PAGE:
The third course was home-made Country Pasta. Penne-shaped pasta in a tomato-and-herb sauce sprinkled with fresh oregano and garlic foam, topped with shrimp. The penne were properly al dente, and the fresh shrimp gave a taste-of-the-sea to what would be considered a “primo piatto” in an Italian restaurant. The wine paired with it, was a Tselepos Domain Moschofilero, from the Arcadian highlands. The slightly acidic with a hint of saltiness long ending of the wine paired very well with the sea-concept of the dish.
Another sea-based dish was the Grouper (Sfyrida) fillet on a bed of seasonal vegetables. Broccoli florets, cauliflower florets, carrot-cubes and onion-squares were the bed upon which a thick, lovely piece of grouper fillet rested, with garlic mayonnaise and dakos crumbs, and a swash of parsley sauce. All designed on a black plate. A visually spectacular composition, paired with one of the best Assyrtiko wines of the volcanic vineyards of Santorini from the Hatzidakis winery.
Dessert was the final offering; a phyllo-pastry cylinder filled with pumpkin mousse, over chocolate cookie crumbs and yoghurt ice cream, paired with a glass of Muscat of Samos from Anthemis vineyard. The sweet taste of the confectioner’s sugar sprinkled over the crunchy phyllo was a counterpoint to the ripe pumpkin mousse. The aromatic, sweet Moscato added a highlight of flavor to the entire dessert that was punctuated by the sweet/sour taste of the yoghurt ice cream.
It was indeed an exceptional meal.
In addition to the tasting menu, I also noticed a number of items in the regular menu that seemed very interesting. First, the three course fish menu: soup of the day, wild greens, grilled salmon on a bed of vegetables, lemon sorbet and a glass of wine from Domain Efharis. At € 32 per person, it is quite a good deal for a top rated restaurant. Another interesting item was the grilled vegetables with Chios Mastelo cheese and mint, a traditional vegetarian dish from Chios Island - the cow milk Mastelo cheese is a tangy, very flavorful semisoft cheese that is very good either fresh or grilled. The word mastelo literally means the wooden bucket used for milk collection, and it is of Venetian origin. Lobster in orzo with Kozani crocus (saffron) is a tasty twist on a traditional island fisherman’s specialty. And, if you like Italian pappardelle, you will also love the “chilopites” - a country pasta, traditional in Northern Greece - with thin slices of veal fillet. Finally, the mousakas in a clay pot, is a classic Athenian specialty of eggplant slices with spiced minced beef or lamb - cooked in a tomato-based sauce - topped by a creamy Bechamel, baked until the top browns. The eggplant version is the traditional rendition, however you can also layer in the pot fried potatoes or sautéed zucchini or both.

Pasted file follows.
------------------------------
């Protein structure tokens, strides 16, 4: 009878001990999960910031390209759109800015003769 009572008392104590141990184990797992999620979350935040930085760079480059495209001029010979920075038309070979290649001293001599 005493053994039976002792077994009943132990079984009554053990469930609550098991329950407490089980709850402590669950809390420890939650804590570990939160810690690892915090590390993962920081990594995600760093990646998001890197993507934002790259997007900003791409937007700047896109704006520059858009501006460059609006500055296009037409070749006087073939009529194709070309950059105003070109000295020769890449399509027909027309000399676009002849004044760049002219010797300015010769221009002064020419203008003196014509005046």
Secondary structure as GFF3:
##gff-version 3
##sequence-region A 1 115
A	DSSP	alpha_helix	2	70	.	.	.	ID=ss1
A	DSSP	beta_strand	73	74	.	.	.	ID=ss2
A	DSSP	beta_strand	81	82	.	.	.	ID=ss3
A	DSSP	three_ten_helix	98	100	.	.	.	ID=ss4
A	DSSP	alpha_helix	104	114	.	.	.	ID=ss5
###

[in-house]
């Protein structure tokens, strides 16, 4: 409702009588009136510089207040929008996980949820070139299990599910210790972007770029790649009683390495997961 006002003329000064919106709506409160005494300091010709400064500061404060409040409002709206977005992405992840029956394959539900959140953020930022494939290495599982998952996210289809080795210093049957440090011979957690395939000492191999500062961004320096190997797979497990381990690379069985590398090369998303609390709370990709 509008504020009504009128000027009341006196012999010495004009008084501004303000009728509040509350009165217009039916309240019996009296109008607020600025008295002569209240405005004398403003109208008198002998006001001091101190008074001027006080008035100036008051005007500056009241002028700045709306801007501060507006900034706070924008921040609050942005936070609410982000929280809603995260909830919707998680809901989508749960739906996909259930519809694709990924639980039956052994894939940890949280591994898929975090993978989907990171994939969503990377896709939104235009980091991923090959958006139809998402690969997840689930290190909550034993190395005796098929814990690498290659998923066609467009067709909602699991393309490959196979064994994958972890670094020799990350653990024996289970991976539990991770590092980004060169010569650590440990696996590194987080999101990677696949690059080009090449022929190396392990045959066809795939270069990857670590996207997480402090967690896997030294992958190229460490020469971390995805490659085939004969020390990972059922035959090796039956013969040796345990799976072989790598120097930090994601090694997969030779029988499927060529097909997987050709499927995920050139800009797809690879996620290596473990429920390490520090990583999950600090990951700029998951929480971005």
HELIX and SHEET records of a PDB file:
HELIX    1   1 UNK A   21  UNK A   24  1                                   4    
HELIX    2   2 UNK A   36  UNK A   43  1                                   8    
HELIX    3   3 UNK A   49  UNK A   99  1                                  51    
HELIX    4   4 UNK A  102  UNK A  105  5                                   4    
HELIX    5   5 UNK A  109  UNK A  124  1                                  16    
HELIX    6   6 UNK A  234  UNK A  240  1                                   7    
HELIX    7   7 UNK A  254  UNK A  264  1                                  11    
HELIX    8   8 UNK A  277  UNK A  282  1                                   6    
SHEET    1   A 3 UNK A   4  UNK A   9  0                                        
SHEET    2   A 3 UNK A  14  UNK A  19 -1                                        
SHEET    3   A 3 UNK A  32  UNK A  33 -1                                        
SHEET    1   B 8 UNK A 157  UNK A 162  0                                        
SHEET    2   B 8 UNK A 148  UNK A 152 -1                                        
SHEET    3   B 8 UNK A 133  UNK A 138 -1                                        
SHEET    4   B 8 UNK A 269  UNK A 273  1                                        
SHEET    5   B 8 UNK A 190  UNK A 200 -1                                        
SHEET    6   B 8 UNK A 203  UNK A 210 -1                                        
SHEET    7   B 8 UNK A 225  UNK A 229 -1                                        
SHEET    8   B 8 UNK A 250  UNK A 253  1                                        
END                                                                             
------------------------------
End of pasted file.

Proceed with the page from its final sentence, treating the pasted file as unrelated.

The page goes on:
Thank you Chef Kalevrosoglou and Mr. Athanasiou for proving to me that Greek gastronomy has progressed through the years and now can rival many of the dishes touted by gastronomes and chefs of other European countries as definitive great cooking.